Okay, I know, it’s November and I actually considered not sharing the rest of these dang costumes and just saving them for next year…..because, let’s move onto Thanksgiving already, right?!? Aggggh! To help me decide, I took a poll over on Instagram to see what interested you readers. And according to my “super scientific method” of questioning a really diverse population over on Instagram (haha, not really), 86% still wanted to see them. Awww, guys, bless your sweet little hearts for humoring me…..and for being so patient with me this year! To you 14%…..I get it. Hang in there, I’m almost done…..haha! So for today, I’m going to show you Connor’s No-Sew Tornado Costume….that fit right in with the weather theme we put together this year! (Ellie’s Rain & Storm Cloud Costume is HERE, Chloe’s Rainbow & Sunshine Costume is HERE, and Oliver’s Lightning & Storm Cloud Costume is HERE.)
Living here in Oklahoma for the past 4 years, we’ve seen a lot of extreme weather. And even though we have super intense thunder/lightening/hail storms, that cause insane amounts of damage, the most frightening weather of all…..would be the darn tornadoes. However, as horrifying as it is to see the damage these monsters can cause, they’re equally fascinating. And because of that, Connor jumped all over the Tornado Costume suggestion! :)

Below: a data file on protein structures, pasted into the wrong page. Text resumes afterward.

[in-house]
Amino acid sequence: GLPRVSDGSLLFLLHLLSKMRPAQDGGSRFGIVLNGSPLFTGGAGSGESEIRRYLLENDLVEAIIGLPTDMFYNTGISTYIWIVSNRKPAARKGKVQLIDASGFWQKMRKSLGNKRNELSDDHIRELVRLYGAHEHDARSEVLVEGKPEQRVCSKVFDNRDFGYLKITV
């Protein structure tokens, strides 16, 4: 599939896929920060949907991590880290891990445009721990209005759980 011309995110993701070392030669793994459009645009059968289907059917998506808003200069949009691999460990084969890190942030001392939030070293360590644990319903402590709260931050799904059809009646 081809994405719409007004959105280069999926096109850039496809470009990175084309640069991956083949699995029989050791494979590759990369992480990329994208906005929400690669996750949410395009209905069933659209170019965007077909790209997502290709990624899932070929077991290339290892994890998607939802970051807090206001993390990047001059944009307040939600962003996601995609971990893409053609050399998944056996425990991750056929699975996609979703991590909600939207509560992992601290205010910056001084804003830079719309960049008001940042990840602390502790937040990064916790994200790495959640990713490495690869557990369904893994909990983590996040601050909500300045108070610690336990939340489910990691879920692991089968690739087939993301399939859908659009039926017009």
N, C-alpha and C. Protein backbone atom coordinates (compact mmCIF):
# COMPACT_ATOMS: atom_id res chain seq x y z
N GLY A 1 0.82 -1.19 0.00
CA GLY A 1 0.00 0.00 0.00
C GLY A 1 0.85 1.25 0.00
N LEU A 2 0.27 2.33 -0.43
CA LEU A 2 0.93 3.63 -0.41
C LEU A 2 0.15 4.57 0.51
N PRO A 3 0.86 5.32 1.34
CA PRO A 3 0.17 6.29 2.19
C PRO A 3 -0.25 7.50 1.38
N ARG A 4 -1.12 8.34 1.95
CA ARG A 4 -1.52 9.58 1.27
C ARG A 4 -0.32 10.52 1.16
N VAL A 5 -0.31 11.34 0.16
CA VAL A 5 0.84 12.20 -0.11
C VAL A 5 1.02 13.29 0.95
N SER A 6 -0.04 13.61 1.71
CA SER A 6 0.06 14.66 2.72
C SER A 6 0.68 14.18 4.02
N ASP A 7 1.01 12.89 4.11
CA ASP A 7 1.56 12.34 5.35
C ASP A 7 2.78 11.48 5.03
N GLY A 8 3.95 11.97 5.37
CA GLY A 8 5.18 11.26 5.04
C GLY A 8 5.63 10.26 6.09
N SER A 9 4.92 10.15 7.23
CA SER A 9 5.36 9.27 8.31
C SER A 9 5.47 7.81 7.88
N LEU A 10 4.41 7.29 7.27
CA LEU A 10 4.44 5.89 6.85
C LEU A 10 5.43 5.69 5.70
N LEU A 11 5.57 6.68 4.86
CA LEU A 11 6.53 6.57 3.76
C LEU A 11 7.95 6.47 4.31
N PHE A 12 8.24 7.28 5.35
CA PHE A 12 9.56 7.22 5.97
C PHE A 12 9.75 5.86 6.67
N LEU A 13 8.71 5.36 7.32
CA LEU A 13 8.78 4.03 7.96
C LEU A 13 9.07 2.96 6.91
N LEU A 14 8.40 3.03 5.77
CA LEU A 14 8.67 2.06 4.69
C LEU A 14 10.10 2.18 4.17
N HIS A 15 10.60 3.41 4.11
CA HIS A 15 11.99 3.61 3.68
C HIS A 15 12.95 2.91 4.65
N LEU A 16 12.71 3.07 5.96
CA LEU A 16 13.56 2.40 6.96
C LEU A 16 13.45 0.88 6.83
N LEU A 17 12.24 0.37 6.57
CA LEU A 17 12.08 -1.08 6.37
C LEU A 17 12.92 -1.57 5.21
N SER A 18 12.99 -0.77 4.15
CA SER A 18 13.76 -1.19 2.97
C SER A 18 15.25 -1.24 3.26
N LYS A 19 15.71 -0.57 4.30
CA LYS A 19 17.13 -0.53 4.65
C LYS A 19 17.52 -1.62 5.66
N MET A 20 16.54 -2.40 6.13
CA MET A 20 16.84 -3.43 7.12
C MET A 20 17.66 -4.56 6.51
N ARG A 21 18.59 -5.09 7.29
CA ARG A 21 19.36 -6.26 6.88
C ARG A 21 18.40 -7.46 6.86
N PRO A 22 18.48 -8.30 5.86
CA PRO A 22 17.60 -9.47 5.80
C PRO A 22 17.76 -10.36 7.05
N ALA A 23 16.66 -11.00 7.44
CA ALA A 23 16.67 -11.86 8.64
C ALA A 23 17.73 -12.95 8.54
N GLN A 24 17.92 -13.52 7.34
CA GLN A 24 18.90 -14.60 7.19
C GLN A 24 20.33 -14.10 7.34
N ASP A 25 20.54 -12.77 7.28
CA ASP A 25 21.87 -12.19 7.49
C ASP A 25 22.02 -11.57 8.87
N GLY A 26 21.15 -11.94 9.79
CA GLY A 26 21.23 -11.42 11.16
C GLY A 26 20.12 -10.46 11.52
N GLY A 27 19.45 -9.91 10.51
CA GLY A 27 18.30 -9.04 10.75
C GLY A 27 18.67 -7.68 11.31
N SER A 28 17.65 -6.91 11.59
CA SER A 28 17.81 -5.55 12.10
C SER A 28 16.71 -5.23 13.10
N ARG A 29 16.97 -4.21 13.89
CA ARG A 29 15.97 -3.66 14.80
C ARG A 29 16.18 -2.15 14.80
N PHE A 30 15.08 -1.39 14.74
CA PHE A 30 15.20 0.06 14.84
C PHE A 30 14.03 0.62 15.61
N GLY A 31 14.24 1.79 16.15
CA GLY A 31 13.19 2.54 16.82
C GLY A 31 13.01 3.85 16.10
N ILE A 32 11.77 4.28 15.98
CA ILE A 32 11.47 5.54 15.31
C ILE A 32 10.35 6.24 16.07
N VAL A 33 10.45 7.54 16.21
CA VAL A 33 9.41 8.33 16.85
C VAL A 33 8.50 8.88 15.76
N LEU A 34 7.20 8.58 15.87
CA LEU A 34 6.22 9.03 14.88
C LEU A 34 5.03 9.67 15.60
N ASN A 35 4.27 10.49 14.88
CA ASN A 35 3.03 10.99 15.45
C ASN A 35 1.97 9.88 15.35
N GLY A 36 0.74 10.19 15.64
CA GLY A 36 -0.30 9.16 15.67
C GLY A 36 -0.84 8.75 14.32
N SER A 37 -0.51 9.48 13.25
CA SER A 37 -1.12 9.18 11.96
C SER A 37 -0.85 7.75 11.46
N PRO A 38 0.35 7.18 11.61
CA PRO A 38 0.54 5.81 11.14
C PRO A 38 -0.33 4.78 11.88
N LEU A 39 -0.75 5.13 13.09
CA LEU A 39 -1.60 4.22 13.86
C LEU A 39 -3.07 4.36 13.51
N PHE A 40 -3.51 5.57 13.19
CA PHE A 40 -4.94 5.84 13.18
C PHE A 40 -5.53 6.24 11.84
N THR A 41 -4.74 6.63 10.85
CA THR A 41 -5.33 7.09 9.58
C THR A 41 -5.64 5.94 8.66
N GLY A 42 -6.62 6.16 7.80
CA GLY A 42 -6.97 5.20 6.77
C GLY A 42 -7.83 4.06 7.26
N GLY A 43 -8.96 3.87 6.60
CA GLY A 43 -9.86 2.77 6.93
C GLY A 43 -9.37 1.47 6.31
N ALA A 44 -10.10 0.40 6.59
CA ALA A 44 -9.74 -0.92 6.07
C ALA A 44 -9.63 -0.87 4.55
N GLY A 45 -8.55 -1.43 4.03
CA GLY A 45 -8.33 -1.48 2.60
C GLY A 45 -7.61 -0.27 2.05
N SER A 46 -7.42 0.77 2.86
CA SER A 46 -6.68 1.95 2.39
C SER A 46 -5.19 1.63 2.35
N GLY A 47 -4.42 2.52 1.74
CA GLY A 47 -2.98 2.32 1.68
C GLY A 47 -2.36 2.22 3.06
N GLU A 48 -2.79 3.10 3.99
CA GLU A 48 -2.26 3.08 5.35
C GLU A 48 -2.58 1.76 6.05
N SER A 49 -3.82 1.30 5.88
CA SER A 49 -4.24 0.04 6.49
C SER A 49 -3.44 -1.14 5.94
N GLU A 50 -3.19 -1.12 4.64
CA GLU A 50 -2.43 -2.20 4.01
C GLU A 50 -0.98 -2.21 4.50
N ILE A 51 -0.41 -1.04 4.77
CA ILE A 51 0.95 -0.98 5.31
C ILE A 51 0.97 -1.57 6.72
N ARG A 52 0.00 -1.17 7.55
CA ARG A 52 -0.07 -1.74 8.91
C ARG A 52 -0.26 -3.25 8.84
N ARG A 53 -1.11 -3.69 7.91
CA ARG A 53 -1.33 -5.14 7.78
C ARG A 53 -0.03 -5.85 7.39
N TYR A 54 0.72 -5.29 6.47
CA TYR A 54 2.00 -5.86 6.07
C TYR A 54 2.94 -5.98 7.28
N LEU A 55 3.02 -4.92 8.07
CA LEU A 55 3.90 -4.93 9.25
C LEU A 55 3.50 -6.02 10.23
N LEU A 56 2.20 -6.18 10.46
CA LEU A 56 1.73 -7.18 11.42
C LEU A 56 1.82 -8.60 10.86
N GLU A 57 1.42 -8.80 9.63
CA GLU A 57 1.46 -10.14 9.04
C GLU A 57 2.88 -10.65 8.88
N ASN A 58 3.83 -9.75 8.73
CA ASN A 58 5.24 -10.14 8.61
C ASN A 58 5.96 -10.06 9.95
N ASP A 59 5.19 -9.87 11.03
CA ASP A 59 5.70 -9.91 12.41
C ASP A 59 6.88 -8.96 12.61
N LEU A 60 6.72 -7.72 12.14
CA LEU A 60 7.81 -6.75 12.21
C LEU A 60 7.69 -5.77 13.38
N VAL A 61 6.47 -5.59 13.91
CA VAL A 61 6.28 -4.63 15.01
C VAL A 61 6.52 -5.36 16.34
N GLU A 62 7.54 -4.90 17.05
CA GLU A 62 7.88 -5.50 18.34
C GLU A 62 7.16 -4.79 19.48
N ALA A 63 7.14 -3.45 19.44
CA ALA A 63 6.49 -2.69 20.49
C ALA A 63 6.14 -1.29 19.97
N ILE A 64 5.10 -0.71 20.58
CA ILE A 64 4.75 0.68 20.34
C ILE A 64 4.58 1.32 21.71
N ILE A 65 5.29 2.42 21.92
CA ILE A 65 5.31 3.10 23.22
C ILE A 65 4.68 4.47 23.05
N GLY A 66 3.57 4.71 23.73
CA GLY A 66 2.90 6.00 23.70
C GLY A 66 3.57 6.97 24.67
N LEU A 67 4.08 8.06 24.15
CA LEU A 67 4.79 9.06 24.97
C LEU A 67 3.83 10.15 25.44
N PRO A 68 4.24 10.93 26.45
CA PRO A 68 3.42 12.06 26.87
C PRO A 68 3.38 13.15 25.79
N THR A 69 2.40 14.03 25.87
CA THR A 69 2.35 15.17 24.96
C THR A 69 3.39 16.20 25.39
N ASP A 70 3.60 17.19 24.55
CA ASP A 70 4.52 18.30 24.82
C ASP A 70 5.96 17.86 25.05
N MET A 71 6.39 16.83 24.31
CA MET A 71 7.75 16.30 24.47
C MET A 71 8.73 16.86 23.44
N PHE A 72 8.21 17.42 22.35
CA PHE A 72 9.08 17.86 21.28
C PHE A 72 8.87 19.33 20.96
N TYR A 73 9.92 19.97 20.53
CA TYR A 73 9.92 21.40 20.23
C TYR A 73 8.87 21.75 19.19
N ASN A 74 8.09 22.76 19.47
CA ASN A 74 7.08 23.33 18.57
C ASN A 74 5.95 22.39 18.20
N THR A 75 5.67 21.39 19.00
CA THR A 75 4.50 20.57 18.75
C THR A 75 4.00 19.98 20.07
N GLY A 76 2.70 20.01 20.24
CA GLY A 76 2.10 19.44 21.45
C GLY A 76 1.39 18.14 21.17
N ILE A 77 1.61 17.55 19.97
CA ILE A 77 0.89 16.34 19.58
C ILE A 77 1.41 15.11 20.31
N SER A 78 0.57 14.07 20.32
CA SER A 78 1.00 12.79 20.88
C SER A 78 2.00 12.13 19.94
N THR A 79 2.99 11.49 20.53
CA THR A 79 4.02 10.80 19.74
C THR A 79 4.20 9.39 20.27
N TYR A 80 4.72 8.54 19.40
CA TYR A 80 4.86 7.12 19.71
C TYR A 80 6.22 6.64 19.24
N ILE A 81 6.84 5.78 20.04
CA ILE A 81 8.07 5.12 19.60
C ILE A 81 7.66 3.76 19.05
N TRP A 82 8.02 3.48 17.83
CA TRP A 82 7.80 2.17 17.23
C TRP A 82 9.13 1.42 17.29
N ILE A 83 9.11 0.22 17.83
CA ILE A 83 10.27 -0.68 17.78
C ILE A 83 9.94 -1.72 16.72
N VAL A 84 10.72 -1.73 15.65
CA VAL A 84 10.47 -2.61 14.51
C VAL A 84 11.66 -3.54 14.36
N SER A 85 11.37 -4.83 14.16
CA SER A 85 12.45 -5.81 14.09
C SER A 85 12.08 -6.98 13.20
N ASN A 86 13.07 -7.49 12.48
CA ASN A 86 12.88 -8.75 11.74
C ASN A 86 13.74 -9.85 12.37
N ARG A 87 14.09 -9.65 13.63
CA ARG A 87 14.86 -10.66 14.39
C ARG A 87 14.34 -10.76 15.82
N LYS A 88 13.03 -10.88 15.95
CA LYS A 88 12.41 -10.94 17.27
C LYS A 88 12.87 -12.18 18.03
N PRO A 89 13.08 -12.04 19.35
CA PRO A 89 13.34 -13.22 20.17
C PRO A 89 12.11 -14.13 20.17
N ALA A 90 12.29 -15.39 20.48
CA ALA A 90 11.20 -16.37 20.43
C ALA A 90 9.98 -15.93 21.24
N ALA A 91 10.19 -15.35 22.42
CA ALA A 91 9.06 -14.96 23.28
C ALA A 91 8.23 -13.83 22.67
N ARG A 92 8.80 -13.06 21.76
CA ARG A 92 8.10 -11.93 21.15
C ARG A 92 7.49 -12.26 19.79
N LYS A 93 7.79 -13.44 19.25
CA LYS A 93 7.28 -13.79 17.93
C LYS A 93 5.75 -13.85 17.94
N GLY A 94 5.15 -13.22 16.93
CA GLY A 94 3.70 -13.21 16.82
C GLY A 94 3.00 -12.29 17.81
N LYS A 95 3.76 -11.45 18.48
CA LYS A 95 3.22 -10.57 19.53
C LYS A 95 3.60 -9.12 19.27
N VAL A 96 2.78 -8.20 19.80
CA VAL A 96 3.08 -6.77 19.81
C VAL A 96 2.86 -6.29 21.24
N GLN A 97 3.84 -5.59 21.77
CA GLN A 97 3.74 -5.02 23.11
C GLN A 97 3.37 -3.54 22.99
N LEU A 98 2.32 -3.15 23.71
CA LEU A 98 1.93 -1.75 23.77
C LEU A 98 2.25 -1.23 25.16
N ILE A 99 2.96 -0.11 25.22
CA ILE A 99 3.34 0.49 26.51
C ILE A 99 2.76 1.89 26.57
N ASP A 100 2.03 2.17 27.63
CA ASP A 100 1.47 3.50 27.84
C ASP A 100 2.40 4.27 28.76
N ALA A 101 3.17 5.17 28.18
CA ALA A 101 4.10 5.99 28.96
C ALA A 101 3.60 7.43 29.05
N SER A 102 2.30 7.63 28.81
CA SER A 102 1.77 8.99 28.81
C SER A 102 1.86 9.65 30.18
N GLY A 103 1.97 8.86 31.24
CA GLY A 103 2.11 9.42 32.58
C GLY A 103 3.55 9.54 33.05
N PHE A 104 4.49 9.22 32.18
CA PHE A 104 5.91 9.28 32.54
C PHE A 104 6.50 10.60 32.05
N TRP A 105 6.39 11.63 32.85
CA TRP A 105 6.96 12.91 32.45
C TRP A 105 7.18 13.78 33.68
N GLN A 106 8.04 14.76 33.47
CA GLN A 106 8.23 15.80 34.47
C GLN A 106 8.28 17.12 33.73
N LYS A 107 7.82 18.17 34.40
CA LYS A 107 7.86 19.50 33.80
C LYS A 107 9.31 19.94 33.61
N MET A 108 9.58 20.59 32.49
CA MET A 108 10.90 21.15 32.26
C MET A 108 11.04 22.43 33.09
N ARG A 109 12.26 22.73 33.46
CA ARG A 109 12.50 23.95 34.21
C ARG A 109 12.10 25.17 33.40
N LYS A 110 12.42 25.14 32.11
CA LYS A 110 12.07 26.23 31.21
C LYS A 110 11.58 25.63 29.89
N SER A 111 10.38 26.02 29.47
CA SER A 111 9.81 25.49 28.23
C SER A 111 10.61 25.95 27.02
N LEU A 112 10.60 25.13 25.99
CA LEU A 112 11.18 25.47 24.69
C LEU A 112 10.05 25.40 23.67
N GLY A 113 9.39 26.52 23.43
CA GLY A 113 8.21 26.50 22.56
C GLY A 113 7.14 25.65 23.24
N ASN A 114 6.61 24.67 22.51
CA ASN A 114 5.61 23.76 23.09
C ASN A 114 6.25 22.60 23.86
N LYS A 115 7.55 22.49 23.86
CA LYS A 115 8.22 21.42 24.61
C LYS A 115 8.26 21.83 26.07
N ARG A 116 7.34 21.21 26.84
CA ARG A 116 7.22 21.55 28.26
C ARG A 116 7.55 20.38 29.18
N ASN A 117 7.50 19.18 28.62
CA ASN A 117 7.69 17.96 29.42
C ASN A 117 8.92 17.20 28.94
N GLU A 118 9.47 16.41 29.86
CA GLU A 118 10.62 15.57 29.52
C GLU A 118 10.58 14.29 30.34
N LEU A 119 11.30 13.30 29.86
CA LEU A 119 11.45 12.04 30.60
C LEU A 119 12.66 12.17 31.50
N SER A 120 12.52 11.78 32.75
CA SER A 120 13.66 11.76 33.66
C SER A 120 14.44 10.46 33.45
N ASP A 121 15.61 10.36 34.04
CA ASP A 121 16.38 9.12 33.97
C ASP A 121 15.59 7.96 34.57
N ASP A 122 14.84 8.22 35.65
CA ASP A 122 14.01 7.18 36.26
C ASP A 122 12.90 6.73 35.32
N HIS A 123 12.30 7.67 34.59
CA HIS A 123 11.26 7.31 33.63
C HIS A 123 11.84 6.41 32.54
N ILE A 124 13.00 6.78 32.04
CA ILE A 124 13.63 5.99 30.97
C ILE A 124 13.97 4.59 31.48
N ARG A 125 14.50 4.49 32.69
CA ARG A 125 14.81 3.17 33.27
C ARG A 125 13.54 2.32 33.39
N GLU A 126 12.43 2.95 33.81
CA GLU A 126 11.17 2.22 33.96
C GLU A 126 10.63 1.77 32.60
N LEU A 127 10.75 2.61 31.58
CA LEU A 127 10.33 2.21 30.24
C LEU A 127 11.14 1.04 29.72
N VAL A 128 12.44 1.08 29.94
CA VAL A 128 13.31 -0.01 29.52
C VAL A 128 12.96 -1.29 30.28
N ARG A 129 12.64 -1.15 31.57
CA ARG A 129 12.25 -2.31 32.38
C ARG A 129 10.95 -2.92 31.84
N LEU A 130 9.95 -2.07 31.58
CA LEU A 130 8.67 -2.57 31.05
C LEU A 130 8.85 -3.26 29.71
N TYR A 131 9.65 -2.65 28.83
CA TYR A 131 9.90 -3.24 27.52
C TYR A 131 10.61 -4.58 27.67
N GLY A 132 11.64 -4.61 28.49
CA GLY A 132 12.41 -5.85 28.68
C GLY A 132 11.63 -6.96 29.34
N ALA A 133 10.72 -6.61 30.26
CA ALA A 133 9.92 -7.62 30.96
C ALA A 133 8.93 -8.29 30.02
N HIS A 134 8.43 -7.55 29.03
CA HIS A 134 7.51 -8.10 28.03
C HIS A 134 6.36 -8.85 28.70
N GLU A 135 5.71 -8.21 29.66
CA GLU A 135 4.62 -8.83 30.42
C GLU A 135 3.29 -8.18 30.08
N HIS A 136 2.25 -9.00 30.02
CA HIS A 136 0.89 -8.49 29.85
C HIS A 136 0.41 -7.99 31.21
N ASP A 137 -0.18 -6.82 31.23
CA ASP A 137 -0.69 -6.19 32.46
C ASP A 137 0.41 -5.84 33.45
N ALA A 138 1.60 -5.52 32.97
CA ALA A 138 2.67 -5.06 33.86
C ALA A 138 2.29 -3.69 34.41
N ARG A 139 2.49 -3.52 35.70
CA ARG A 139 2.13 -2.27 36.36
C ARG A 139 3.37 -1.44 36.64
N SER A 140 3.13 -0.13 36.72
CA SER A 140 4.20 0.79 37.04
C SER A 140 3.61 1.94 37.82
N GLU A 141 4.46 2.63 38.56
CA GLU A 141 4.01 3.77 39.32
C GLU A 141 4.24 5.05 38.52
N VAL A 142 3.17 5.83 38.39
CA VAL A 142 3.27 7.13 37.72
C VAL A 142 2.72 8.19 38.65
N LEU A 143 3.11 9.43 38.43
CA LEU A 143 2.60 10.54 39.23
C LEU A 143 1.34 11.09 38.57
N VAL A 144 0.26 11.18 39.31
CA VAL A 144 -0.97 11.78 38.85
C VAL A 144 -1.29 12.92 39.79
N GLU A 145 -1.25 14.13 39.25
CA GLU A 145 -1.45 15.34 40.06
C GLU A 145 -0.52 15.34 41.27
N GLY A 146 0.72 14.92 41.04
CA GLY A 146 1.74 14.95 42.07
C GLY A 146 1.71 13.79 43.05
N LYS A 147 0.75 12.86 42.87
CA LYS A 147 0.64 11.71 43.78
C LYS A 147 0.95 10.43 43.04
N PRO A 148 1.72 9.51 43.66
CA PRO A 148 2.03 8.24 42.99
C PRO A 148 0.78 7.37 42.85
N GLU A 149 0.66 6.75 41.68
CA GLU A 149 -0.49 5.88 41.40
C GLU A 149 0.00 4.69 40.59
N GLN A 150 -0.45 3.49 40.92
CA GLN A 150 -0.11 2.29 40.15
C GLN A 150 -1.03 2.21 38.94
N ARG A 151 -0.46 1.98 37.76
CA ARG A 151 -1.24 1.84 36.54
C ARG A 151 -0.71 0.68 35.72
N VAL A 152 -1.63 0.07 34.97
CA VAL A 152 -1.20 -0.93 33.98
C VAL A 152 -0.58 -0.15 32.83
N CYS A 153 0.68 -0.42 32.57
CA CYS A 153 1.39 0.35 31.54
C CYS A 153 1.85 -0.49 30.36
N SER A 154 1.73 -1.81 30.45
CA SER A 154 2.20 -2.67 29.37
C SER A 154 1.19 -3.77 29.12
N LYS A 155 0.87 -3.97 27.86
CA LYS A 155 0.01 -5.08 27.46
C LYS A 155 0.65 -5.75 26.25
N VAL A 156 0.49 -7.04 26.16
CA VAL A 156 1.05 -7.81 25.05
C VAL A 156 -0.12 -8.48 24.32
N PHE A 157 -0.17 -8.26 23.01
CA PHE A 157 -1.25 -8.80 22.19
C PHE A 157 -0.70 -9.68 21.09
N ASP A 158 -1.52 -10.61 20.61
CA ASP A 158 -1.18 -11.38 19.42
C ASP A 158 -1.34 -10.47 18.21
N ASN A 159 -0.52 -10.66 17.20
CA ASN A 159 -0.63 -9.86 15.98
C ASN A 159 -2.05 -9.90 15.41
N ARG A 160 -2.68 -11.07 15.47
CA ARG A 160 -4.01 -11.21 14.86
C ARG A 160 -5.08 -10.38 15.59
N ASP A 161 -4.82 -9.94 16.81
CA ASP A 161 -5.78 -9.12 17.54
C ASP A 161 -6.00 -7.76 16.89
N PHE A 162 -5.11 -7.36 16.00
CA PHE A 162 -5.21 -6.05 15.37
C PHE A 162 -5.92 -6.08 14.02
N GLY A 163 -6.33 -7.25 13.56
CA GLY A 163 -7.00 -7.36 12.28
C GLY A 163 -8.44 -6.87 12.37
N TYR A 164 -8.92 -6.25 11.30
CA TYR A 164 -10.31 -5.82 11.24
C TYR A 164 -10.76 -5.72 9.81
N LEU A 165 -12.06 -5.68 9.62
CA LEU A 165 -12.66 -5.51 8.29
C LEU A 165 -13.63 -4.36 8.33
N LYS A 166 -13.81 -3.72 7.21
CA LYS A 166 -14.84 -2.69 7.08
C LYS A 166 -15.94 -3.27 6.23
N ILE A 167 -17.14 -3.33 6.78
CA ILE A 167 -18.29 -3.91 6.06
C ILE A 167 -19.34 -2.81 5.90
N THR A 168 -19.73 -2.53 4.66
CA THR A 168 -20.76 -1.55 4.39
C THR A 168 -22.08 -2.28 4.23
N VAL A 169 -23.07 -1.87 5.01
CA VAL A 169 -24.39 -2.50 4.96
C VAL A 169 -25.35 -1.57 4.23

And a perk for you non-sewists out there—this is a N0-SEW Tornado Costume. Only safety pins, some wire, and plenty of hot glue.
What’s underneath all those tornado spirals, helping to keep the shape?? Well, it’s a round trash can with a lid……with lots of holes cut out of it, to lighten it up. But I recommend some other options down below, so be sure to read through that first.
And if you know tornadoes, you know they sometimes carry with them the things in their path. So we added some farm animals, fencing, and tree branches to this spiraling cyclone. But don’t worry, no animals were harmed in the production of this photo shoot, and all were lowered safely to the ground at the end.